7/25/17 Rep. Todd Rokita (R-Ind.) finally re-introduced legislation H. R. 3257 that would classify all new federal hires as “at-will” employees. The harshest provisions would target new hires, but other provisions in the PAGE Act would impact current employees and senior executives.
Agency heads could choose to immediately suspend a current employee for misconduct or poor performance, the legislation said.
The agency must give employees a written notice detailing the specific reasons for the suspension, no later than 10 days after the first day of the suspension itself.
Only after the suspension could employees respond and provide evidence in their support, obtain a lawyer and then review the agency’s final case.
Employees could also appeal the disciplinary action to the Merit Systems Protection Board.
The legislation also bars federal employees from receiving an annual pay raise in some situations.
Federal employees could only do union work if they’re designated as performing in a non-duty status. The legislation also clarifies that employees who do solicit new membership, collect dues or engage in union election activity must maintain records of that work for up to two years or for the term of the collective bargaining unit.
The legislation discourages employees from using government property, such as offices, space or computers, for union work. Read more
Limitation on official union time
‘‘(a) In carrying out any activities relating to the internal business of a labor organization (including the solicitation of membership, elections of labor organization officials, and collection of dues), an employee may not—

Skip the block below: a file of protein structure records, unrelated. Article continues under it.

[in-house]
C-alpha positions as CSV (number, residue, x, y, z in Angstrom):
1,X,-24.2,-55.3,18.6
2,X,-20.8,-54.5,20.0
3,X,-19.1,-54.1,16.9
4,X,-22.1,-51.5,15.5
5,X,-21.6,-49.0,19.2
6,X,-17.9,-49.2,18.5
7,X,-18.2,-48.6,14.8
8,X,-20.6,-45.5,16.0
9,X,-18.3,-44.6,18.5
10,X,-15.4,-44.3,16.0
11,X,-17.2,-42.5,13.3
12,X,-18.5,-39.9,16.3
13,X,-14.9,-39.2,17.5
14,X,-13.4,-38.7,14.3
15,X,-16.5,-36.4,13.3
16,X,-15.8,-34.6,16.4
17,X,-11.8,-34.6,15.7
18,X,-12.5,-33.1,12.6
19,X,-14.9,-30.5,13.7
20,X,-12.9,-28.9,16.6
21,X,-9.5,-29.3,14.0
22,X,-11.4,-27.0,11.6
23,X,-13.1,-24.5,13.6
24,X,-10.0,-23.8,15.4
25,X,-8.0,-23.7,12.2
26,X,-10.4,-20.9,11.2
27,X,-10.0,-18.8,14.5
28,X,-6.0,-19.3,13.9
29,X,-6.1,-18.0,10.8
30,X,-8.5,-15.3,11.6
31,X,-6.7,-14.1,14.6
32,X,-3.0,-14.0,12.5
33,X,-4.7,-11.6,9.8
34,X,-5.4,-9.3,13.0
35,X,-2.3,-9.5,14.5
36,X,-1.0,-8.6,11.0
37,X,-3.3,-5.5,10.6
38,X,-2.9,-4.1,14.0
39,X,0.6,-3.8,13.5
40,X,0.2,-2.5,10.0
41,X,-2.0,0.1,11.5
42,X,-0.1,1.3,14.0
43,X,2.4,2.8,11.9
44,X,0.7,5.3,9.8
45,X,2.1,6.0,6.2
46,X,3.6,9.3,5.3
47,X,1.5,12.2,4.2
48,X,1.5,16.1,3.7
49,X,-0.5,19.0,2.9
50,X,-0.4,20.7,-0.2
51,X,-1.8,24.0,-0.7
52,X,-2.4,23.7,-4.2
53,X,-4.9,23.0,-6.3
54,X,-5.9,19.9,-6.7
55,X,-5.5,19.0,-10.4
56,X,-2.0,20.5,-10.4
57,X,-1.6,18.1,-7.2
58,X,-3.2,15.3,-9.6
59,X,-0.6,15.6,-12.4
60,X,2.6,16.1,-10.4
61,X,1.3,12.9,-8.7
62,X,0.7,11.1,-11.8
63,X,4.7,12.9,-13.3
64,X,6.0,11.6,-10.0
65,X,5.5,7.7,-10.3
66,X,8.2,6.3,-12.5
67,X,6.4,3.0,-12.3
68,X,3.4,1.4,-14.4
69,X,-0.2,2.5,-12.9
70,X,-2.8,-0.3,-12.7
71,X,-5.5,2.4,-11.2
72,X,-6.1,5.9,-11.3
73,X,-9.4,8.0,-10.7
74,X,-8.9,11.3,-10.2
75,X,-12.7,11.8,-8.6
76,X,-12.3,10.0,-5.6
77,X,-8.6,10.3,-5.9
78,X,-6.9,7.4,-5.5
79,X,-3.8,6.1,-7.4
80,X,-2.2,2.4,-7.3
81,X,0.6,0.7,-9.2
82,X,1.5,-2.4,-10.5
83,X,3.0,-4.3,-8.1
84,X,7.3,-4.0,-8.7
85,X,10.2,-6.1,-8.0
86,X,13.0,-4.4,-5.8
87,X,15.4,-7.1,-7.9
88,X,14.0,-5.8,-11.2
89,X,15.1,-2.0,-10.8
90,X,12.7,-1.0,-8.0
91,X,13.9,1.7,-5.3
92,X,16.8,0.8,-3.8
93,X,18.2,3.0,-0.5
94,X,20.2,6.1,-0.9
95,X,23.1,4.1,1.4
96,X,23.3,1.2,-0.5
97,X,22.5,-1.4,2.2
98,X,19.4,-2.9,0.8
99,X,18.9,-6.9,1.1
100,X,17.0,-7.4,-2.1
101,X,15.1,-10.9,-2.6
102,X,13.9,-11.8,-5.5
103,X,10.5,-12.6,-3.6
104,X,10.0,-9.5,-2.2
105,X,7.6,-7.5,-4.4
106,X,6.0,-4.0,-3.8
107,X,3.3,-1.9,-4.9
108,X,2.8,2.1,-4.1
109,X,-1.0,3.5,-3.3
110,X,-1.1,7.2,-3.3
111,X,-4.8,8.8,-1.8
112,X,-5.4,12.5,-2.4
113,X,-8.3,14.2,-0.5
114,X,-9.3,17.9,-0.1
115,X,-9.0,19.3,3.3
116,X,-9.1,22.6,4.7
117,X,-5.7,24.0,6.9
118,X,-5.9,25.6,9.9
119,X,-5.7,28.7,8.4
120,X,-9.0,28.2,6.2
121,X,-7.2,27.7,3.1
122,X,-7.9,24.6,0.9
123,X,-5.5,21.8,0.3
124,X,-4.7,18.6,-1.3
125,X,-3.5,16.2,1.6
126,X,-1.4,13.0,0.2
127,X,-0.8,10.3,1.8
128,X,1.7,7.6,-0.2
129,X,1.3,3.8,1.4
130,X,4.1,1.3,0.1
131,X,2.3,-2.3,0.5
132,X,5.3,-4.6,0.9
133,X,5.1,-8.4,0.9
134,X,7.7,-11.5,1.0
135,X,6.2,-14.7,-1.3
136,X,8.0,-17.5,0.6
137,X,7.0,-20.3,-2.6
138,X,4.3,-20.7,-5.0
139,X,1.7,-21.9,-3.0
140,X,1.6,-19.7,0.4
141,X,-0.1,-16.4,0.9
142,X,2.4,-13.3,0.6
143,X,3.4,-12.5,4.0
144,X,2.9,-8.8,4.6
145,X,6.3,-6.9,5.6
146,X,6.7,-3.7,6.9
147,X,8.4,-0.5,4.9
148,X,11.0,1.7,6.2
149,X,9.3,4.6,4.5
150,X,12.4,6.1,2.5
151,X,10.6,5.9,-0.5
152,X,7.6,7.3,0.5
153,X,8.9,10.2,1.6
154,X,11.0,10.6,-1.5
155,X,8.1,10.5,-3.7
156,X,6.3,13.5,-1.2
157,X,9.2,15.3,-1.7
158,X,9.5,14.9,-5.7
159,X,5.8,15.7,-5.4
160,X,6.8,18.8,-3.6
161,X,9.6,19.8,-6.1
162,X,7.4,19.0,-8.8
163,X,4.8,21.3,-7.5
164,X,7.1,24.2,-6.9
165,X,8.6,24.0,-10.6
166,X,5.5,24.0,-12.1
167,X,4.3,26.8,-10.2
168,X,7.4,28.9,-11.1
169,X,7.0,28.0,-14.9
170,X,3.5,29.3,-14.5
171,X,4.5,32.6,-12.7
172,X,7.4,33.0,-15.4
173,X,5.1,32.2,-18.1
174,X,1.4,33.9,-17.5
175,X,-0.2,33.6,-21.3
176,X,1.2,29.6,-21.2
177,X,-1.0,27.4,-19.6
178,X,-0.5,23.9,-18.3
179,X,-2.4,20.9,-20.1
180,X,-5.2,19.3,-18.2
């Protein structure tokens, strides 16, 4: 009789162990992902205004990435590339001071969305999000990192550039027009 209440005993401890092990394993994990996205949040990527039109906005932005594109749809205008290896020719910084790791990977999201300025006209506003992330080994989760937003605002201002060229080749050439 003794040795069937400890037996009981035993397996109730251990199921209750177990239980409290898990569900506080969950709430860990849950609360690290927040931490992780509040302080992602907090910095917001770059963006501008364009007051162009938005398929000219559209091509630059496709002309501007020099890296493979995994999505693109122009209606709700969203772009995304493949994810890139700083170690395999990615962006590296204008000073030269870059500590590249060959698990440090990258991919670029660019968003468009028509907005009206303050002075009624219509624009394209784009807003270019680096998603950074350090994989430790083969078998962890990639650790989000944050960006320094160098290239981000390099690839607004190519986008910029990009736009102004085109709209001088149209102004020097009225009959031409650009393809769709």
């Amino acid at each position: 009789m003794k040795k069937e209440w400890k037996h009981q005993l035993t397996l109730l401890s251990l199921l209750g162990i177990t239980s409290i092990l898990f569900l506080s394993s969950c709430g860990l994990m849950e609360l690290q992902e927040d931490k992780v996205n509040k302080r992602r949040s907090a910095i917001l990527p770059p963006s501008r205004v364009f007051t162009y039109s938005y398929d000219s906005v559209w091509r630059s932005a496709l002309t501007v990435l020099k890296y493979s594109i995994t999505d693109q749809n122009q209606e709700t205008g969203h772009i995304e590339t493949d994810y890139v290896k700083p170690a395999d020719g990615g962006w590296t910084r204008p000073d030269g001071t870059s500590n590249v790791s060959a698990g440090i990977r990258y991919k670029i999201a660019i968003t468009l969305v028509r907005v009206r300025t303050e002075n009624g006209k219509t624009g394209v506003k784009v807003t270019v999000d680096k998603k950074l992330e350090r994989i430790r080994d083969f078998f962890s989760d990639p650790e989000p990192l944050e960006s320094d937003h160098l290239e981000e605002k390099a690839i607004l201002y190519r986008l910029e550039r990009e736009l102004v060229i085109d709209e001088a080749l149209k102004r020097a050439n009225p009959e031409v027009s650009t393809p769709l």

‘‘(1) perform such activities unless such employee is in a non-duty status; or
‘‘(2) use any Government property (including office space or computers).
‘‘(b) Employees engaging in such activities must truthfully and accurately account for their time spent in carrying out such activities, and may not engage in any political activities that may impact such employee’s Agency.
‘‘(c) Documents, communications and things prepared by or in the possession of employees engaged in any activity relating to a labor organization that is engaged in collective bargaining activities with said employee’s Agency shall maintain the records of such activities for a period of at least two years or the term of the collective bargaining agreement, plus six months, and produce copies of such records in response to Freedom of Information Act requests.’’.
SEC. 2. At-will employment status for new Federal employees.
(a) In general.—Notwithstanding any other provision of law, any employee in the civil service hired on or after the date that is 1 year after the date of enactment of this Act shall be hired on an at-will basis. Such an employee may be removed or suspended, without notice or right to appeal, from service by the head of the agency at which such employee is employed for good cause, bad cause, or no cause at all.
“In this subchapter—
“(1) the term ‘employee’ has the meaning given such term in section 7501(1) and includes any employee of the United States Postal Service or the Postal Regulatory Commission, but does not include any at-will employee (as determined under section 2 of the Promote Accountability and Government Efficiency Act); and
“(2) the term ‘suspend’ means the placing of any employee, for misconduct or poor performance, in a temporary status without duties.
“(a) Under regulations prescribed by the Office of Personnel Management, the head of an agency may suspend (with or without pay) an employee of such agency if the head determines that the misconduct or performance of the employee warrants such suspension. The period of any such suspension shall be determined by the head.
“(1) a written notice, not later than 10 days after the first day of such suspension, stating the specific reasons for the suspension;
“(2) a reasonable time, but not less than 10 days, to answer orally and in writing and to furnish affidavits and other documentary evidence in support of the answer;
“(3) be represented by an attorney or other representative; and
“(4) a review of the case by the agency head and a written final decision and the specific reasons therefor at the earliest practicable date.